Elizabeth Lakey Holloway was born on 9 September 1998 in Durham, N.C., to Richard Holloway (Ph.D. 1995) and Barbara Holloway. She has two older sisters, Alexa and Bergen.

Helen Wenyi Jiang was born on 2 January 1999 in Chapel Hill, N.C., to William Jiang and Anna Kung.

Selina Kyle McDaniel was born on 11 October 1998 in Chapel Hill, N.C., to Jason and Candice McDaniel.

Stuart Whitaker Petty was born on 14 July 1998 in Chapel Hill, N.C., to Chad and Joy Petty.

Anameeka Singh was born on 19 December 1998 in Cary, N.C., to Raj and Ranjana Singh. She has an older brother, Ashutosh, who is five.

Cassandra Lauren Turk was born on 1 October 1998 in Atlanta, Ga., to Greg Turk (Ph.D. 1992) and Mary McFarlane.

Chelsea Lan Yu was born on 16 October 1997 in Orlando, Fla., to Liyun Yu and Ruihua Zhang. She has an older sister, Lily, who is eighteen.


Alumni news

M.S. and Ph.D. Alumni

Daniel G. Aliaga (M.S. 1993) has joined the Visual Communications Research Group at Lucent Technologies Bell Laboratories in New Jersey. He will receive his Ph.D. in May. (

Ron Azuma (Ph.D. 1995) presented a recent paper, co-written with, among others, some UNC alumni and current UNC faculty: Azuma, R. T., B. R. Hoff, H. E. Neely III, R. Sarfaty, M. J. Daily, G. Bishop, V. Chi, G. Welch, U. Neumann, S. You, R. Nichols, and J. Cannon. "Making Augmented Reality Work Outdoors Requires Hybrid Tracking," Proc. First International Workshop on Augmented Reality, 1 November 1998. (

Edoardo S. Biagioni (Ph.D. 1992), assistant professor at the University of Hawaii at Manoa, now lives on a 47-foot sailboat. See for pictures. (

Randy Brown (M.S. 1990) has joined SouthPeak Interactive as a senior systems developer. He is co-developing a car-driving simulator application using the company's Video Reality(TM) technology. (

Jonathan D. Cohen (Ph.D. 1998) is an assistant professor at Johns Hopkins University. He taught "Rendering Techniques" in the fall semester and is teaching "Visual Computing" this spring. (

L. Annette Foster (M.S. 1975) is the Year 2000 Compliance Officer for Duke University and is wondering why we didn't start using four-digit years sooner than now! (

Geoffrey A. Frank (Ph.D. 1979) is principal scientist at the Center for Digital Systems Engineering at the Research Triangle Institute. He recently co-edited the book, Rapid Prototyping of Application Specific Signal Processors (Kluwer), and co-wrote one of its chapters. His paper, "Tools for Rapid Construction of VHDL Performance Models for DSP Systems," co written with F. Gail Gray and his students at Virginia Tech., won the Best Paper Award at the 1998 International Verilog HDL Conference and VHDL International Users Forum. (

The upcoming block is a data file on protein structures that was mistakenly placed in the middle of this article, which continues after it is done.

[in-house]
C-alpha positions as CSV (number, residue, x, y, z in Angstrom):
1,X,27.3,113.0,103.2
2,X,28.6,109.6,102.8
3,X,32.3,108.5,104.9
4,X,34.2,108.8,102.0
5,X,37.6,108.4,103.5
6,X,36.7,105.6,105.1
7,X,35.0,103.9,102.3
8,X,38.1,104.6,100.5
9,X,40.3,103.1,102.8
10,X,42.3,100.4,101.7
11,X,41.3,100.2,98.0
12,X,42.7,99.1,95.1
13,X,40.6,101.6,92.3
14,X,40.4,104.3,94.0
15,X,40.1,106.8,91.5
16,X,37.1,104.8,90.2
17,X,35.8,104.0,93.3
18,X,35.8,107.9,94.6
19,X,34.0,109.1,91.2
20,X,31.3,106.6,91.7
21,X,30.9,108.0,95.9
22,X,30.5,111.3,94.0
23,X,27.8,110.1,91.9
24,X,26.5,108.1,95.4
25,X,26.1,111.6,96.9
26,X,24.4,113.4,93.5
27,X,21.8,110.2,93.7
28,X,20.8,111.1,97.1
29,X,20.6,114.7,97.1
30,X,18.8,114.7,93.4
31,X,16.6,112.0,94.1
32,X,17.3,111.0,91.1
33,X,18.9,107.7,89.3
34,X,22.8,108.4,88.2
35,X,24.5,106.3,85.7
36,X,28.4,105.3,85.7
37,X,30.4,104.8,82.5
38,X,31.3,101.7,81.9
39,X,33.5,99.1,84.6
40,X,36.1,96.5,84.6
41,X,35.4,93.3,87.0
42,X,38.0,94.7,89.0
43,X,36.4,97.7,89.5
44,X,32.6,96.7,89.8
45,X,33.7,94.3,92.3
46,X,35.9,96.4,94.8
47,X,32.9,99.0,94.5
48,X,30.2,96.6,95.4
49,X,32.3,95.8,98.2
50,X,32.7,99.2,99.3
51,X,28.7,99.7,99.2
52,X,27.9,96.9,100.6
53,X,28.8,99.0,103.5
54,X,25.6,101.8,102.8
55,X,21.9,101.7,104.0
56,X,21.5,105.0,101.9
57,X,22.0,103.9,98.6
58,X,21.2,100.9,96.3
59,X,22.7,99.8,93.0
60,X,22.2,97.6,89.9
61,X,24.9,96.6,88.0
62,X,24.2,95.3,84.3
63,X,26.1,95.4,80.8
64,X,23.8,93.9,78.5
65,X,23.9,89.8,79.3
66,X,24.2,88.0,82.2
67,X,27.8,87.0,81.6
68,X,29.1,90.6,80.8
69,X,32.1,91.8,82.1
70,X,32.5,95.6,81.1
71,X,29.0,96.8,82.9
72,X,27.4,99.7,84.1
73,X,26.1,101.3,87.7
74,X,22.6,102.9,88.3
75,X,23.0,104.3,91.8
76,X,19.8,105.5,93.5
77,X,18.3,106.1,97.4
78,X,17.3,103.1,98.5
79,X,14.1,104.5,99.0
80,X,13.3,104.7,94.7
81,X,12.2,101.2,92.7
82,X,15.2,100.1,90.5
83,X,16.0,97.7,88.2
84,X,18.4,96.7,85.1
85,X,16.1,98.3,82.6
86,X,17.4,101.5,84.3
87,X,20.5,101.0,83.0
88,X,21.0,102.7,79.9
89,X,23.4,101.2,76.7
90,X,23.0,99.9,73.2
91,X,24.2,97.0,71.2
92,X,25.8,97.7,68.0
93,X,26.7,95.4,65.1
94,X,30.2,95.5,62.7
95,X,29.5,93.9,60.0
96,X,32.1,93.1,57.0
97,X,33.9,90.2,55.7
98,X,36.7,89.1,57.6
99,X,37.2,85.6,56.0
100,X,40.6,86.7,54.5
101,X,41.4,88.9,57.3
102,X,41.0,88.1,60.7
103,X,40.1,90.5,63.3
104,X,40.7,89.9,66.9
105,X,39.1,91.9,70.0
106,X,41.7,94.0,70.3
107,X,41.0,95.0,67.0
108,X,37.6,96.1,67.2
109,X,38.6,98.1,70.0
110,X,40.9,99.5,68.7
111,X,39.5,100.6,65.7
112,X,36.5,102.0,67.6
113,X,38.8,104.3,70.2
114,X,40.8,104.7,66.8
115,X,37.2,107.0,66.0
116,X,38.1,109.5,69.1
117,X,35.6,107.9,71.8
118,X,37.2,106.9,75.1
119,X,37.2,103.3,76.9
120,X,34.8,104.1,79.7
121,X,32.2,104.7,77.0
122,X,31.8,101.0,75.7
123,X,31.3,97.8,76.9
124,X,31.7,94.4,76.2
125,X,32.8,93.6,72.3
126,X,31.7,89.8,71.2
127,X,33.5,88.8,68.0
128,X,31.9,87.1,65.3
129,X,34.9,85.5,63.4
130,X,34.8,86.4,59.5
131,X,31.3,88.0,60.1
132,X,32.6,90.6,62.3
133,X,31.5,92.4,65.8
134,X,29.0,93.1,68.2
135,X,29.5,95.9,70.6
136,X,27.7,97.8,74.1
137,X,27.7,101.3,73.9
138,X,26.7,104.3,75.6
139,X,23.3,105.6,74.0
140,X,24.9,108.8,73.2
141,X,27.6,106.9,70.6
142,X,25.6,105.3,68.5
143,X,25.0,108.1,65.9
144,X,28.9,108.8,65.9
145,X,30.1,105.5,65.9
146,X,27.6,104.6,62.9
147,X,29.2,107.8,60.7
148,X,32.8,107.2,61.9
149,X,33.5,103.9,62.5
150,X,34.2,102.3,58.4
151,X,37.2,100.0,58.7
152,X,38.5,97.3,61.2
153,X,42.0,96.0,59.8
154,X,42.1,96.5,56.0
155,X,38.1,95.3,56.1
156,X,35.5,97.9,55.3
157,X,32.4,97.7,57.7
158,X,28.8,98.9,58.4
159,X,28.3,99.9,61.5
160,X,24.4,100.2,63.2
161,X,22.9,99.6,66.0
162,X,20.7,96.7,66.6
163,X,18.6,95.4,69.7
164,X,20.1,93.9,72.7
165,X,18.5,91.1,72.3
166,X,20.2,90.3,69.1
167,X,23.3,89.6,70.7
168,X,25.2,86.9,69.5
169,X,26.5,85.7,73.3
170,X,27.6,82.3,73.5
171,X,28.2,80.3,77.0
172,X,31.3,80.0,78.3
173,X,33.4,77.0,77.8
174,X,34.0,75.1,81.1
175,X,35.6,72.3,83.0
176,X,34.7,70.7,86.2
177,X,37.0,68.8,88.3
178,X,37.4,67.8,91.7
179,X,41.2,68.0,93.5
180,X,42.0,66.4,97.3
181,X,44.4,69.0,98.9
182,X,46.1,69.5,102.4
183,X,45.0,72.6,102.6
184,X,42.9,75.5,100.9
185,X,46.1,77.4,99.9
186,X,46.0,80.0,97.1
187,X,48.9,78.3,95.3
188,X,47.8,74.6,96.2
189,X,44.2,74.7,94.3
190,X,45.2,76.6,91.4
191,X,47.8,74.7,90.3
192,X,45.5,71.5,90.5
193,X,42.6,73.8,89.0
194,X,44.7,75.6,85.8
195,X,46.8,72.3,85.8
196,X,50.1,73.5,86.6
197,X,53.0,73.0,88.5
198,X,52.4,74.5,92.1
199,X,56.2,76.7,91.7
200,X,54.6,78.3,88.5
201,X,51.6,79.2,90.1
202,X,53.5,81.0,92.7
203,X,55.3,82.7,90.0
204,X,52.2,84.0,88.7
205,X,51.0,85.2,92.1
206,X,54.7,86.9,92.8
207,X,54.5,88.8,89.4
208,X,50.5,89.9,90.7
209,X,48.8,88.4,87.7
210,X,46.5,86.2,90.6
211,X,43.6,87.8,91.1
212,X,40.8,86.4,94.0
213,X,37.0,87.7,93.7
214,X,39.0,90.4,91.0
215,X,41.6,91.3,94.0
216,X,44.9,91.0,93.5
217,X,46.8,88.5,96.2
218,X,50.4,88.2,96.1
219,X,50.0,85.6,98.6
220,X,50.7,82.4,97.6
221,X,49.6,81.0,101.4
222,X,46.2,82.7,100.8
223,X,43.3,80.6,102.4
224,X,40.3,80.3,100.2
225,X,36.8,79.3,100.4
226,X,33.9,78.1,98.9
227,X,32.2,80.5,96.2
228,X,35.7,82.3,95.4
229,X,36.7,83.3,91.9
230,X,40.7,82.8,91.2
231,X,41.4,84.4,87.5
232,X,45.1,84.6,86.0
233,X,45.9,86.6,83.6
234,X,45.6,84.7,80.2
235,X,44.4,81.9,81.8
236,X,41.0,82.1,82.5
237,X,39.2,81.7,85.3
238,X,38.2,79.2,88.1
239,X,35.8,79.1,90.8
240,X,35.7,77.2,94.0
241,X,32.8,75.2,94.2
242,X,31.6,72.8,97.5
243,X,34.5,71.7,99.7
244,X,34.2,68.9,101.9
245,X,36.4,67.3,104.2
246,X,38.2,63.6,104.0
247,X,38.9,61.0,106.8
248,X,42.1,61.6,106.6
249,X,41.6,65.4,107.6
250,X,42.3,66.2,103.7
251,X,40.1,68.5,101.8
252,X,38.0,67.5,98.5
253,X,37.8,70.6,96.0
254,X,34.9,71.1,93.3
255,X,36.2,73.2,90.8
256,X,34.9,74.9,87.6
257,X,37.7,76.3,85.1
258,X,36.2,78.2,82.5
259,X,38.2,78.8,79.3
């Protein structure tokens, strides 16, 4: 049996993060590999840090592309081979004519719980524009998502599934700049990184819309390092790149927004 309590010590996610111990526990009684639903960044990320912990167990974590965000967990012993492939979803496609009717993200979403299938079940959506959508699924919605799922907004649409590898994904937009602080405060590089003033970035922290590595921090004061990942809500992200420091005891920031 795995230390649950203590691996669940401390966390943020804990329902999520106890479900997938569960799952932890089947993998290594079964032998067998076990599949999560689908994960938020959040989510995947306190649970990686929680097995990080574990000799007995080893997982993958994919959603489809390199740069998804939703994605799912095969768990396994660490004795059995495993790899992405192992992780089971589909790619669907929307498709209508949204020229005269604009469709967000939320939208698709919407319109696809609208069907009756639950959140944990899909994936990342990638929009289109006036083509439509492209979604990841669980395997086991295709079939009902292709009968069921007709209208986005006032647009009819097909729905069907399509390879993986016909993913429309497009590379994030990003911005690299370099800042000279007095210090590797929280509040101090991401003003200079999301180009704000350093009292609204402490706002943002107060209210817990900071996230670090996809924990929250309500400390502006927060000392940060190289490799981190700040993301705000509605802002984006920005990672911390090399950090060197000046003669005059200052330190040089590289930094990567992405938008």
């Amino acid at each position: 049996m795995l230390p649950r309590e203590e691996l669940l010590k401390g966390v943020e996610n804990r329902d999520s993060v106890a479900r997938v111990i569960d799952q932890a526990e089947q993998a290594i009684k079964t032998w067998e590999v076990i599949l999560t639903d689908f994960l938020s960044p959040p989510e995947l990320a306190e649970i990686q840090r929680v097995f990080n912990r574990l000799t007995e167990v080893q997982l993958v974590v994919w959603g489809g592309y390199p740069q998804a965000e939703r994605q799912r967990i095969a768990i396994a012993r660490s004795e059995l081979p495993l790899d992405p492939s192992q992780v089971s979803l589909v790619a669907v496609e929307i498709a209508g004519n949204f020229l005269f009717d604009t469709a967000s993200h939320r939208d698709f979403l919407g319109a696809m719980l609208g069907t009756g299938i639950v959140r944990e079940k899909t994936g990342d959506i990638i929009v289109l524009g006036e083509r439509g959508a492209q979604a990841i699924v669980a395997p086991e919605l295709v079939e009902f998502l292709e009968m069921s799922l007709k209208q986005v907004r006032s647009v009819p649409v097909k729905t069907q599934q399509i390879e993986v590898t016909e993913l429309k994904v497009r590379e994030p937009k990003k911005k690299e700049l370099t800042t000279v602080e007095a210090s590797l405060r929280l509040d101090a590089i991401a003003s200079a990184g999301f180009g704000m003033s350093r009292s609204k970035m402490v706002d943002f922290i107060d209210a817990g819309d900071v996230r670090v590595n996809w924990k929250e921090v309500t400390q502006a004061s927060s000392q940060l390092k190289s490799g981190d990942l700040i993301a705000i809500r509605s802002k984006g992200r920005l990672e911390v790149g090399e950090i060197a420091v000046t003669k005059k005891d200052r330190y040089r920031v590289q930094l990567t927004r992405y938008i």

Gopal Gupta (Ph.D. 1992) has been named to the editorial board of the Journal of Logic Programming. He is organizing the First International Workshop on Practical Aspects of Declarative Languages to be held with the ACM Principles of Programming Languages Conference in San Antonio, Texas. Gopal is also the general chair of the 16th International Conference on Logic Programming to be held in Las Cruces, N.M. He invites those who are interested to attend both events. See for details. ( Some of his recent papers are:

Gupta, G., E. Pontelli, A. Lara, and R. Cardenas. "Automatic Derivation of a Parallelizing Compiler," Proc. International Conference on Parallel Processing, August 1998, 579-586.

Karshmer, A., G. Gupta, S. Geiger, and C. Weaver. "A Framework for Translation of Braille Nemeth Math to LaTeX," Proc. ACM Conference on Assistive Technologies, April 1998, 136-143.

Pontelli, E., and G. Gupta. "Efficient Parallel Implementation of Backtracking," Proc. International Conference on Parallel Processing, August 1998, 338-345.

Pontelli, E., G. Gupta, J. Wiebe, and D. Farwell. "Natural Language Multiprocessing: A Case Study," AAAI National Conference on Artificial Intelligence, MIT Press, July 1998, 78-84.

Lenwood S. Heath (Ph.D. 1985) has several recent journal publications:

Ganley, J. L., and L. S. Heath. "An Experimental Evaluation of Local Search Heuristics for Graph Partitioning," Computing, Vol. 60, 1998, 121-132.